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All Bushfires Extinguished In Australia's Hardest-Hit New South Wales, Officials Say

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A firefighter coats a bridge with foam as a bushfire burns near Moruya, New South Wales, Australia, on Jan. 25. Wildfires destroyed more than 3,000 homes and razed more nearly 11 million hectares since the summer fires began.
Noah Berger, AP

A firefighter coats a bridge with foam as a bushfire burns near Moruya, New South Wales, Australia, on Jan. 25. Wildfires destroyed more than 3,000 homes and razed more nearly 11 million hectares since the summer fires began.

Australian officials announced on Friday there are no longer any active bush or grass fires in New South Wales, the state hardest-hit by massive wildfires that have scorched millions of acres in the country since July.

The New South Wales Rural Fire Service said in a tweet on Monday that the fires had raged for "more than 240 days" across the country's most populous state.

The respite comes more than two weeks after torrential rains helped to put out some fires and contain others.

While NSW has been the worst-affected, record high temperatures and other extreme weather conditions have also led to unprecedented wildfire devastation in other regions, including Queensland and Victoria.

Over several months, the summer bushfires consumed thousands of homes, claimed more than 30 lives and decimated wildlife populations.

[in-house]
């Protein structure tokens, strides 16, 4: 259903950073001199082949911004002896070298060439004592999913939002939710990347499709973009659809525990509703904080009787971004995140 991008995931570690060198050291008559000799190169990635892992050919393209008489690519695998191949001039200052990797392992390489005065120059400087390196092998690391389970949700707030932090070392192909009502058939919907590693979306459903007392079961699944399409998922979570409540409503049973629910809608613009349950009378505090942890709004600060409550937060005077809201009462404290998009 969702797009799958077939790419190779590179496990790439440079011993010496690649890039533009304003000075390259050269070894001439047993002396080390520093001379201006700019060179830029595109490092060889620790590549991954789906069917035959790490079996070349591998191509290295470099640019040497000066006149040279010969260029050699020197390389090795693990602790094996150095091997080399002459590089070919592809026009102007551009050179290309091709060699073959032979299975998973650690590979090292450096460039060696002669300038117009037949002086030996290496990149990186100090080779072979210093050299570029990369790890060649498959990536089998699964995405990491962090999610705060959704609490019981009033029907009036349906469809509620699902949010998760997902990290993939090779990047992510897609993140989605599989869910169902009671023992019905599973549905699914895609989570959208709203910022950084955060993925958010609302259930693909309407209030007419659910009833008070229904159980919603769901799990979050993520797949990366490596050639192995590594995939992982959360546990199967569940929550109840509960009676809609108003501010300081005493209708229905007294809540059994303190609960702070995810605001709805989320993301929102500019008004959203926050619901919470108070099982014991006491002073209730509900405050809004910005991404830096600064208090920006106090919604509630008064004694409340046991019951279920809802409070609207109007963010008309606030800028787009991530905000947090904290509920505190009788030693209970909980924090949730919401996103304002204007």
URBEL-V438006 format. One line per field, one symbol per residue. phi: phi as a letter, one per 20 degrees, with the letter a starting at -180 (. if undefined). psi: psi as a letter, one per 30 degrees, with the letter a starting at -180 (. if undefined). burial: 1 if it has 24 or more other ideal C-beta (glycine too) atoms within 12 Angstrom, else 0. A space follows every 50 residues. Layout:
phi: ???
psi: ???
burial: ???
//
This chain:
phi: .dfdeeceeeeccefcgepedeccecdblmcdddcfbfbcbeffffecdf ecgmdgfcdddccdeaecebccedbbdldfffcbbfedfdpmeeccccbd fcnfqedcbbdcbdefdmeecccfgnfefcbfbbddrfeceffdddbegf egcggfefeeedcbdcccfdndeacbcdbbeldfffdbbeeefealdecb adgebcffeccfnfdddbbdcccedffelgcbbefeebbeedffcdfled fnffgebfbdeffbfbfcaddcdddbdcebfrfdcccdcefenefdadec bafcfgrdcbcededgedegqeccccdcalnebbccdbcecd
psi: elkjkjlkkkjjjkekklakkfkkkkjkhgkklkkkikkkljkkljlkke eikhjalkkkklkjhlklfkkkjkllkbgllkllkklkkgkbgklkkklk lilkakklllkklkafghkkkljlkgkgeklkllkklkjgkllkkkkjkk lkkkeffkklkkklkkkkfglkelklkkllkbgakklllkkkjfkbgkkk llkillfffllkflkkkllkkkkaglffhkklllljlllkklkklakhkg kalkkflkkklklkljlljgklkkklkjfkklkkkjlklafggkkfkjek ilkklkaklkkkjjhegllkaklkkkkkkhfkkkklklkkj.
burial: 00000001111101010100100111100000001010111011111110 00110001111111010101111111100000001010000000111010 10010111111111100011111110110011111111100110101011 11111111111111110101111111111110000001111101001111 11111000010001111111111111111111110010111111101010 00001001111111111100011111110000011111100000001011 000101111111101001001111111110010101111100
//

Firefighters from around the world, including the United States and Canada, and members of the Australian Defence Force helped battle the blazes as they ravaged more than 42,000 square miles (27 million acres) of land across the country — an area about the size of the U.S. state of Virginia.

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The end of the fires does not mean the end of Australia's natural disaster woes, however. The latest climate disaster roiling the country involves the very water that has put an end to the inferno; recent flash floods in eastern Australia have left thousands without power in parts of NSW and Queensland.

"It's a pretty vicious cycle, unfortunately," Julia Holman of the Australian Broadcasting Corporation told NPR.

"The rainfall has been welcomed mainly because it has put out these enormous bush fires that we've had. ... But the rainfall in some parts has been extreme and too much for emergency services to cope with in some cases," Holman said.

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